One spring night several years ago, I stood in line waiting to buy a movie ticket. The young couple in front of me was talking about the Easter Sunday “disturbance” at their church.
“Well, it was a pretty short skirt,” said the guy.
“That’s just the way Julie dresses,” answered the girl. “She needs to have people notice her.”
“She got noticed all right. One of the deacons went and got a video camera and took video of her in that outfit so that when they confront her about it they’ll have visual evidence.”
“That’s just wrong,” said the girl.
“Which?” asked the guy: “Her skirt or the video?”
Sometimes I make things up to prove a point. This conversation, however, was real. I wish it wasn’t.
Setting aside for a moment the creepy factor of middle-aged deacons running for a video camera to tape a girl wearing a short skirt, the case of the really short skirt demonstrates the reasons so many believers are done with the church. The incident makes it difficult to suggest that participating in church life is a vital aspect of following Jesus. It’s hard to be in favor of the church when the church is manifestly flawed.
But what about Julie? What if she really does “need to have people notice her”? Who will help her, and how can it be done? The camera-wielding deacons are not the answer; they are part of the problem. Yet church discipline should exist to help believers find freedom in Christ.
The phrase is either an oxymoron or a neon sign warning all who see it to run for their lives because this church is nuts.
But what about the example of New Testament churches? The Apostle Paul not only planted churches but also considered church discipline a life-giving necessity, even if the words ring harsh in our 21st-century ears:
So when you are assembled and I am with you in spirit, and the power of our Lord Jesus is present, hand this man over to Satan for the destruction of the flesh, so that his spirit may be saved on the day of the Lord. … I wrote to you in my letter not to associate with sexually immoral people—not at all meaning the people of this world who are immoral or the greedy and swindlers or idolaters. In that case, you would have to leave this world. But now I am writing to you that you must not associate with anyone who claims to be a brother or sister but is sexually immoral or greedy, an idolater or slanderer, a drunkard or swindler. Do not even eat with such people. What business is it of mine to judge those outside the church? Are you not to judge those inside? God will judge those outside. “Expel the wicked person from among you.” (1 Corinthians 5: 1-5, 9-13)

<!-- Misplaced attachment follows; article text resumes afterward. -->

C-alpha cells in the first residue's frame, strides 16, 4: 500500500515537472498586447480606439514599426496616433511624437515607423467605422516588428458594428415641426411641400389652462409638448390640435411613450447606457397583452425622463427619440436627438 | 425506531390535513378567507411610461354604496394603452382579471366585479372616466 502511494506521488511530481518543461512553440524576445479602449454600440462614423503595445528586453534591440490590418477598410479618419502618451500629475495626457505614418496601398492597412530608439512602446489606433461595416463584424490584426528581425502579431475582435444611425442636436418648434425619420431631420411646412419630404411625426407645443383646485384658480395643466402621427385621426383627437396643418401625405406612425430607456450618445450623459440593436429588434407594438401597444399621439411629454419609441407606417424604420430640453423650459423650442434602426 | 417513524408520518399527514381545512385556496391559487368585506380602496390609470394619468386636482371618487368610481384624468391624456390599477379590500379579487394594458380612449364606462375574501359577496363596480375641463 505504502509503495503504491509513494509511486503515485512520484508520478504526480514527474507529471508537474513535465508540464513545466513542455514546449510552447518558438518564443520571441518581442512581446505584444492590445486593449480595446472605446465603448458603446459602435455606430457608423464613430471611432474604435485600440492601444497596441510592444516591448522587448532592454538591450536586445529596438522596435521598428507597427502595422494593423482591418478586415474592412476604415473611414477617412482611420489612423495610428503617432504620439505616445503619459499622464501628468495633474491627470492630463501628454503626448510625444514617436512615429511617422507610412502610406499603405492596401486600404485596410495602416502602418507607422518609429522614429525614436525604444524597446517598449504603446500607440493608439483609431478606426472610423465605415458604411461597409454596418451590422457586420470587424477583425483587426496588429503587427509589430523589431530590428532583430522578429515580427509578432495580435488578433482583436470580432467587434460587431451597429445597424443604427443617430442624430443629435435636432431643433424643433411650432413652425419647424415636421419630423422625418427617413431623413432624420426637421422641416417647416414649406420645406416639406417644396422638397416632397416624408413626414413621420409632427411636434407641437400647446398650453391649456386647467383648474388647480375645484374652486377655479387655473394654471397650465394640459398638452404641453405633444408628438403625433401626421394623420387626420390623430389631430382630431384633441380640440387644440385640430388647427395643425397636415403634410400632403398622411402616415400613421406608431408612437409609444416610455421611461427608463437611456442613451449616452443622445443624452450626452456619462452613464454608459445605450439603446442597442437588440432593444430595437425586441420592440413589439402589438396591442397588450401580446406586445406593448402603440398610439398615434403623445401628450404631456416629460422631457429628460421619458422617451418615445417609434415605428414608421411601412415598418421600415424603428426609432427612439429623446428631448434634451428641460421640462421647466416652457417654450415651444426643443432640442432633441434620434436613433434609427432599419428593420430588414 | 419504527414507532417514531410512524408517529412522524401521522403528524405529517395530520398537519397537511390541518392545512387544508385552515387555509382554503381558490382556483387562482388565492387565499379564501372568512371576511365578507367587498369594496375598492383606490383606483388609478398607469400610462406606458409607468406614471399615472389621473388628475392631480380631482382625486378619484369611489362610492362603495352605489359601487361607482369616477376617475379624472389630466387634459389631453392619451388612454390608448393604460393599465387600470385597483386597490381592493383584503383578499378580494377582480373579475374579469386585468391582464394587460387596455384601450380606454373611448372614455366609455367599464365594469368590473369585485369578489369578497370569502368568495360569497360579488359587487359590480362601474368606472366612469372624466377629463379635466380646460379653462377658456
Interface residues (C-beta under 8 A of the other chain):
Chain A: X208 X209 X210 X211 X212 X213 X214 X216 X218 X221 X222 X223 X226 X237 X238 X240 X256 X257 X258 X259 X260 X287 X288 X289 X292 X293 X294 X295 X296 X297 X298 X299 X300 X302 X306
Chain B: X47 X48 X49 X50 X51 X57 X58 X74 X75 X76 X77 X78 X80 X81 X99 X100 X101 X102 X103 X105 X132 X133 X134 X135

What are we to do with Paul?
No one would suggest that he is a camera-crazed deacon! Or what should we do with Jesus, who laid down guidelines for handling conflict within the church ending with “if they refuse to listen even to the church, treat them as you would a pagan or a tax collector.” Perhaps we need to be reminded that redeeming love extends to the life of the church as well.
Yet we must also acknowledge that church history is filled with bad examples of applying church discipline. So how does an obscure blog from the peaceful hills of central Kentucky solve the problem? It doesn’t, other than to suggest three key factors every follower of Jesus should consider about church discipline:
1. Experiencing the presence of Jesus is the first and best kind of church discipline.
Jesus is the head of the church. He is alive, active, and he has opinions about the actions we take and choices we make each day. The best way for a disciple of Jesus to avoid camera-wielding deacons is to live in the presence of Jesus as a way of life.